The Court of Appeal also relied on the trial judge’s finding that the statements which the officer and director signed in the disclosure document were “representations” for the purpose of granting, marketing, or offering to grant the franchise. In addition, the court relied on the fact that the officer and director testified that he intended to be personally liable with his signature. Based on these facts, it held that he was directly involved in the grant of the franchise and was thus a “franchisor’s associate.”

In 2619506 Ontario Inc. v. 2082100 Ontario Inc., the Court of Appeal upheld the application judge’s finding that the officer and director was a franchisor’s associate because he signed the certificate in the disclosure document (he undoubtedly also controlled the franchisor, so that was not in issue). As such, he was “directly involved in the grant of the franchise,” within the definition of “franchisor’s associate” under the Act.

The court held similarly with respect to the other individual defendant, who was the director of franchising. It rejected the franchisor’s argument that he was merely an employee. It upheld the finding that he was “controlled by another person who also controls directly or indirectly the franchisor,” that is the franchisor’s officer and director, and therefore fell within the first part of the definition for franchisor’s associate. Based on the evidence, it found that the individual also met the second part of the definition of direct involvement in the sale: by marketing on behalf of the franchisor and meeting with the franchisee to discuss its application.

Summary and takeaways

There was some uncertainty in the franchise bar after Raibex Canada Ltd. v. ASWR Franchising Corp., 2018 ONCA 62 in how that decision would be applied in future rescission cases in light of the earlier line of Mendoza-type cases (Mendoza v. Active Tire & Auto Inc., 2017 ONCA 471 **). The trio of Court of Appeal decisions has restricted Raibex’s application, particularly when it comes to fundamental disclosure deficiencies, such as franchisor’s certificate, financial disclosure and lease disclosure, all of which were recognized as fatal flaws in previous Mendoza-type line of authorities. A franchisee need not lead evidence to support rescission under those grounds.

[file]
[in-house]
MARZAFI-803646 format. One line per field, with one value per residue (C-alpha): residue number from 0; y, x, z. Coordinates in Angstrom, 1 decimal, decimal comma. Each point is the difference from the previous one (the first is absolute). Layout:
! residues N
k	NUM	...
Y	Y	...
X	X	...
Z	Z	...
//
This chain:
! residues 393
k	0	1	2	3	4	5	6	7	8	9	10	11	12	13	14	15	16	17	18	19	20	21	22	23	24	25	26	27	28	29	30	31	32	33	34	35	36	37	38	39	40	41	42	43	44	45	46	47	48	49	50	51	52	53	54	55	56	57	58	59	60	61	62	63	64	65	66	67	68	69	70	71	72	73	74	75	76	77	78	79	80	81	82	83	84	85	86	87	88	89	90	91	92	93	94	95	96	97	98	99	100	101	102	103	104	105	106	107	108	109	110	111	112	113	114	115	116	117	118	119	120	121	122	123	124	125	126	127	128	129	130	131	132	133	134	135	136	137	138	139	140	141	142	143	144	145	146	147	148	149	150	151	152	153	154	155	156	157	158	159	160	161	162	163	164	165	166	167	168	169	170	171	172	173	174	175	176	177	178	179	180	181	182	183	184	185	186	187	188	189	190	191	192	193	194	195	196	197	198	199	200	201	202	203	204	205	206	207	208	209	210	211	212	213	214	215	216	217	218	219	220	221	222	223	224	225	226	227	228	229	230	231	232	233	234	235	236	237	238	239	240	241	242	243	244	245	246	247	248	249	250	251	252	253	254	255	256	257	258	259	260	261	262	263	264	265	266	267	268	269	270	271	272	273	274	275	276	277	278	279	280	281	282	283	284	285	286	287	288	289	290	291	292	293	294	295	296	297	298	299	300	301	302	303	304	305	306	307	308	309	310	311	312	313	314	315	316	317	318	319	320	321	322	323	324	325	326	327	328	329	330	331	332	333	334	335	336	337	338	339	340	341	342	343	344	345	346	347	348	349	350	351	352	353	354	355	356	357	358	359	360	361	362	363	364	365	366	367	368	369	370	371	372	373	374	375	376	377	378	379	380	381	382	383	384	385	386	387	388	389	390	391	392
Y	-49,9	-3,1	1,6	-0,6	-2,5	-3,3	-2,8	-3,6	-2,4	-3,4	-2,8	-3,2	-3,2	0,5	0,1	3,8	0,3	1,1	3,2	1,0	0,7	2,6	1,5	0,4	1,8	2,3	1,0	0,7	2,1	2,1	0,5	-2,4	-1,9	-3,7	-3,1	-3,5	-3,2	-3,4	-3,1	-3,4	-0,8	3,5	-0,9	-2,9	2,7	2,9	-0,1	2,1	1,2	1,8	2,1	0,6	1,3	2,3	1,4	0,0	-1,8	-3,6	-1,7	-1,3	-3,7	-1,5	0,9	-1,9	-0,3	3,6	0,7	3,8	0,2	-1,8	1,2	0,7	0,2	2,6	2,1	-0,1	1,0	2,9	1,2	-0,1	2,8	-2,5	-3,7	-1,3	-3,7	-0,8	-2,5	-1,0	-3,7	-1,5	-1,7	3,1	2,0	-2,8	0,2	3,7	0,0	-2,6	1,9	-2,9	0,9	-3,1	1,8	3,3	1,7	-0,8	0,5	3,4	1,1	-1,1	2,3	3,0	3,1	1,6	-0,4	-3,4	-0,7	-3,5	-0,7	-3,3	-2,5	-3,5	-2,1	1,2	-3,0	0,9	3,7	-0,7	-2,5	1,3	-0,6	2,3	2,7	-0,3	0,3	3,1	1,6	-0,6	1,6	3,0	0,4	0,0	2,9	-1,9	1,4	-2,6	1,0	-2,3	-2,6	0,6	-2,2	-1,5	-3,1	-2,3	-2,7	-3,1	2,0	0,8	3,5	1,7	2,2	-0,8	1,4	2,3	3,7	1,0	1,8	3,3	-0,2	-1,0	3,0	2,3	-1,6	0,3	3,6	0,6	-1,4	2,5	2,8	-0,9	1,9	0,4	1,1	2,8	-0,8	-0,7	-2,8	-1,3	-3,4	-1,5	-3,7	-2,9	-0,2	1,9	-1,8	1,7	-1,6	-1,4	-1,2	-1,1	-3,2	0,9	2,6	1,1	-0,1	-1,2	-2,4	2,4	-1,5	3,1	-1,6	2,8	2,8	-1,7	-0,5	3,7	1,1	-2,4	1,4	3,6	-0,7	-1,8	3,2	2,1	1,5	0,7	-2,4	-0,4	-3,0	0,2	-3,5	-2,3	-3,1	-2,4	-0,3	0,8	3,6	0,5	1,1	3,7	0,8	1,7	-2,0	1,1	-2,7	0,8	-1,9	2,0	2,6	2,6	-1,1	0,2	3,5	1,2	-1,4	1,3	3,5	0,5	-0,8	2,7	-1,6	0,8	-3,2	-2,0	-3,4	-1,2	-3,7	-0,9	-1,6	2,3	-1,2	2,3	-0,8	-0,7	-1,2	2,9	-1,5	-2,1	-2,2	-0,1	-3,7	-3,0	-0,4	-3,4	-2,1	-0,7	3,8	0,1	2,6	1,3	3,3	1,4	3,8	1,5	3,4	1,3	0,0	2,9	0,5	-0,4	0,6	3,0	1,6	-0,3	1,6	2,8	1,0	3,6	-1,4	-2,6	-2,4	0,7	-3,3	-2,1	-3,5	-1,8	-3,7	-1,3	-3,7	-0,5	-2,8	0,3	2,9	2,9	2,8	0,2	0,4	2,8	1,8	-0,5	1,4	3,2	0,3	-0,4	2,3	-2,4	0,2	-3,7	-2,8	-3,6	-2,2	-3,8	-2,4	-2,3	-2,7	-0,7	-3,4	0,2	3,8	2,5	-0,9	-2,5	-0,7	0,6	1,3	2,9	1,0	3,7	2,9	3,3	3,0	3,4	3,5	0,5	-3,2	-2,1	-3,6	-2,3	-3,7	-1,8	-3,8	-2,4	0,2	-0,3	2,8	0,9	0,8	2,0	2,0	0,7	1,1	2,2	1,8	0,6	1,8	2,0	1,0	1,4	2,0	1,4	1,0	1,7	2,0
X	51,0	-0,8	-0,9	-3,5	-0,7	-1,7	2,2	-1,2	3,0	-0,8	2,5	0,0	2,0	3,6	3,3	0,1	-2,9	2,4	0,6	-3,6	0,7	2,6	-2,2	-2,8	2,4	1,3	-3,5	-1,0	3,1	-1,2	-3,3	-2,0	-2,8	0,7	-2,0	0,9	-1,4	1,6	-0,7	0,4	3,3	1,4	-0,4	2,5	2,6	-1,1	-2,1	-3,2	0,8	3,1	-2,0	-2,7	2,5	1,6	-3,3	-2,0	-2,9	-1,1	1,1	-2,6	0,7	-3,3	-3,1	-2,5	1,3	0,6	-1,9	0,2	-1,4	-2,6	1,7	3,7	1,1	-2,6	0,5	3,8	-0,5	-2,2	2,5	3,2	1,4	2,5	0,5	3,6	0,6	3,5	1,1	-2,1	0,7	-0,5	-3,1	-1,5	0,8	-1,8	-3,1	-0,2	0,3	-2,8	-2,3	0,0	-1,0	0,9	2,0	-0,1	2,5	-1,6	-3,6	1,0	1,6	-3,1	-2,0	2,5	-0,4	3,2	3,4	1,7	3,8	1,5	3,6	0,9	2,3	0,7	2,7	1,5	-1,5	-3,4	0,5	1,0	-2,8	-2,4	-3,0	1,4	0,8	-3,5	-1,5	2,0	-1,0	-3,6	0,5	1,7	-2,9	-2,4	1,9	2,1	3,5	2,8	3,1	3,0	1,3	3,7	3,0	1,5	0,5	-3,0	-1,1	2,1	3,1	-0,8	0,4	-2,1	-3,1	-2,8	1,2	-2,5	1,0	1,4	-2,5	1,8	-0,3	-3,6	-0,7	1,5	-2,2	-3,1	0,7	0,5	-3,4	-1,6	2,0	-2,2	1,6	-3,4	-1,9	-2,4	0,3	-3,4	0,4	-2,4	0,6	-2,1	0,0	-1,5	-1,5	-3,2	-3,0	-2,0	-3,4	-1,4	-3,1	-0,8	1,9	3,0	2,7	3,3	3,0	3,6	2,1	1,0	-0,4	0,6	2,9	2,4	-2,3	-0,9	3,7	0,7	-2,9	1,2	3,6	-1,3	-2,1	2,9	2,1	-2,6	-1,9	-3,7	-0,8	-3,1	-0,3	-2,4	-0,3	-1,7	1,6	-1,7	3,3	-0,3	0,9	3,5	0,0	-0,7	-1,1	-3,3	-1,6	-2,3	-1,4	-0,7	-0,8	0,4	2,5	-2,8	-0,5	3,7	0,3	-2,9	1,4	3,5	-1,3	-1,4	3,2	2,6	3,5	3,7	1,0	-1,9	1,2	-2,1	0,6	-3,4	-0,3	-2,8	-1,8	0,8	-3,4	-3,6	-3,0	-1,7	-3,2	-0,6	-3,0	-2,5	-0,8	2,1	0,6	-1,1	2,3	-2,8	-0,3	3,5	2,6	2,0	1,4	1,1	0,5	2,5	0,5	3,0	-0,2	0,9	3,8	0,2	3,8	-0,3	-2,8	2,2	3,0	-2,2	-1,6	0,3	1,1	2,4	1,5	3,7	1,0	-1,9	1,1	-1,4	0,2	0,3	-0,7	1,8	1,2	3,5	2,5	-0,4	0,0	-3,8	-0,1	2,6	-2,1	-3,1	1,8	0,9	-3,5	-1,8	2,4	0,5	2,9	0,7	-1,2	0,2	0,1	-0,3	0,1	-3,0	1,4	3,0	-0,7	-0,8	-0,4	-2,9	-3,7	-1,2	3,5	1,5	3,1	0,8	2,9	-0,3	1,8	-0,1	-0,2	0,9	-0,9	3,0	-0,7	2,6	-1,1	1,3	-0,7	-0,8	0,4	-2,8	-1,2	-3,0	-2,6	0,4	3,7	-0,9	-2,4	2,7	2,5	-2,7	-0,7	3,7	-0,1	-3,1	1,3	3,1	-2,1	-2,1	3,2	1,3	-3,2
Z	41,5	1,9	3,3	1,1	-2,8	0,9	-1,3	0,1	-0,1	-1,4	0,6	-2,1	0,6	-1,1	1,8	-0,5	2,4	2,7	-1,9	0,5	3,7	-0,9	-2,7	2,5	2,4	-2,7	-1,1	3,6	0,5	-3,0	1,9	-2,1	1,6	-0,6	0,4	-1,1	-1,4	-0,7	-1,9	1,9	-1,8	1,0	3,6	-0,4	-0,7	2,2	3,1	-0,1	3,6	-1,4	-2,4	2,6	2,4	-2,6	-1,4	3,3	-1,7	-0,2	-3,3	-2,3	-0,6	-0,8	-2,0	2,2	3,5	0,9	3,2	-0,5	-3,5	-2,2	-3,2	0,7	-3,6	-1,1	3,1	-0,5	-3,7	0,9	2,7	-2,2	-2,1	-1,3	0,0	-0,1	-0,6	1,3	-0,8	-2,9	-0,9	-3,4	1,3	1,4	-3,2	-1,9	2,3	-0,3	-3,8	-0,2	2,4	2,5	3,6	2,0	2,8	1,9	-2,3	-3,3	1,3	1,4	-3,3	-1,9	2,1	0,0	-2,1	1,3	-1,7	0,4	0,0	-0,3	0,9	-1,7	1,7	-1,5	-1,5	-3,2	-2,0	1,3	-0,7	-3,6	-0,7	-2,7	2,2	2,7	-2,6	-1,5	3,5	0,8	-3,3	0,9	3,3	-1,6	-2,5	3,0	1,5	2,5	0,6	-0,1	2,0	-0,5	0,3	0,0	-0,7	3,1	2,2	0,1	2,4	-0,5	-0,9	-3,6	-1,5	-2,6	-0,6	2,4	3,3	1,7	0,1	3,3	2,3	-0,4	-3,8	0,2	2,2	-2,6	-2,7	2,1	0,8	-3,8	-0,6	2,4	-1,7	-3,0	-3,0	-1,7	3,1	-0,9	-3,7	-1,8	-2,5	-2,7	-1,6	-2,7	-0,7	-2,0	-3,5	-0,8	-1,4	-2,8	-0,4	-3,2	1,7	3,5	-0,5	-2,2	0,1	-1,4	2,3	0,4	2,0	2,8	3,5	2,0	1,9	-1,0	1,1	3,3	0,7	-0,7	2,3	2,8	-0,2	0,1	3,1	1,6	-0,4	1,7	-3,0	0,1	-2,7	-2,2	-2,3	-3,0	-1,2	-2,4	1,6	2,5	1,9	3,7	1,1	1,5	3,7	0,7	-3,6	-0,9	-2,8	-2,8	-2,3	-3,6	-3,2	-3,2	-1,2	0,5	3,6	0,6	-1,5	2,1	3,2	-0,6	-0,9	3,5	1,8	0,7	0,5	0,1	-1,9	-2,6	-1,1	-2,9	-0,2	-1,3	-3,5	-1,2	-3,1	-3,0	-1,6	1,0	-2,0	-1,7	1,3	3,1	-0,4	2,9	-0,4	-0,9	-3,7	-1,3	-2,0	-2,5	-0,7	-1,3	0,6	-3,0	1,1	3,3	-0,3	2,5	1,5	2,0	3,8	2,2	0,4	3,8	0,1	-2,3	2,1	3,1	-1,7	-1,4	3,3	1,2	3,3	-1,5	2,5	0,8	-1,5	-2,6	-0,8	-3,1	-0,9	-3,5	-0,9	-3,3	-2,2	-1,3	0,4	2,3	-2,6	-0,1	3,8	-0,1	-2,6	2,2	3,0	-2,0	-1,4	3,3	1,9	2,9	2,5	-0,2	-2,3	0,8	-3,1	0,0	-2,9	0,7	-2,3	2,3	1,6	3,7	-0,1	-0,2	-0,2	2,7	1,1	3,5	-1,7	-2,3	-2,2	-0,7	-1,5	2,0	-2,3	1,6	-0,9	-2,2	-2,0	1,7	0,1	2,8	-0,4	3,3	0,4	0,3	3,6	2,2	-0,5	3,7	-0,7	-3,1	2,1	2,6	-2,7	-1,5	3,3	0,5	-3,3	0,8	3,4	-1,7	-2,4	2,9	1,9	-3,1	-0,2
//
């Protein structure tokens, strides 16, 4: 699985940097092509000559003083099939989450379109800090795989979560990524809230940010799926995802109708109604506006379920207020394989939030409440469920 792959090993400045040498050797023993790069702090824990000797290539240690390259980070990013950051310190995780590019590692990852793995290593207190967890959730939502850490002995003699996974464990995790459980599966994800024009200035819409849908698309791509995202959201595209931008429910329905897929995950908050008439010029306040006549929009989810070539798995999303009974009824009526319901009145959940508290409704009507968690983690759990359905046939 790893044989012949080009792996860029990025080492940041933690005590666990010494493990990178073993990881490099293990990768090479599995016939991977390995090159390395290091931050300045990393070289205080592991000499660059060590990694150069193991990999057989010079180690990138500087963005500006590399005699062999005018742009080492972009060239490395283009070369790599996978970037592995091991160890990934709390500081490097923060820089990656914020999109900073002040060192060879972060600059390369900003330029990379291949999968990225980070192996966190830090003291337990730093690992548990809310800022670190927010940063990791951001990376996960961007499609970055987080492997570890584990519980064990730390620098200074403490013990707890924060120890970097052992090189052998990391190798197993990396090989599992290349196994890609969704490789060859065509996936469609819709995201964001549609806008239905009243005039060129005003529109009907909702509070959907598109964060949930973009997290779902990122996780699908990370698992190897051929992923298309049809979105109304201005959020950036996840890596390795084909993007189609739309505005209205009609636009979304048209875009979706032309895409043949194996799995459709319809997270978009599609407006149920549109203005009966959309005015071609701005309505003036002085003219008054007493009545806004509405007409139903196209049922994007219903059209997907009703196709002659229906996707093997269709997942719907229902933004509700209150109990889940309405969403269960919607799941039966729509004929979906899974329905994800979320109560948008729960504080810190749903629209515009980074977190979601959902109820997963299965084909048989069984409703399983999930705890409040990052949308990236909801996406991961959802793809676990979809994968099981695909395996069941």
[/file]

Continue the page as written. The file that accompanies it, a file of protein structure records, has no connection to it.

Of equal importance, there are now clear grounds of imposing personal liability against officers and directors of a franchisor who sign either the certificate page or any other meaningful part of the disclosure document — that has not been legally recognized in the jurisprudence up until this point.

Somewhat difficult to reconcile is the Court of Appeal’s rationale about the importance of a franchisor’s office or director reading the document before signing it. It seems perhaps to open the door to arguments that, even signing the certificate may possibly not be enough where the officer and director had not reviewed the document in a while.

This is the third of a three-part series. Read the first article: Franchise law: Three important appeal decisions (Part I); the second: Franchise law: Three important appeal decisions (Part II).

(* The author acted as counsel for the franchisor parties both at trial and on appeal.)

(** The author acted as counsel for the franchisee parties both at trial and on appeal.)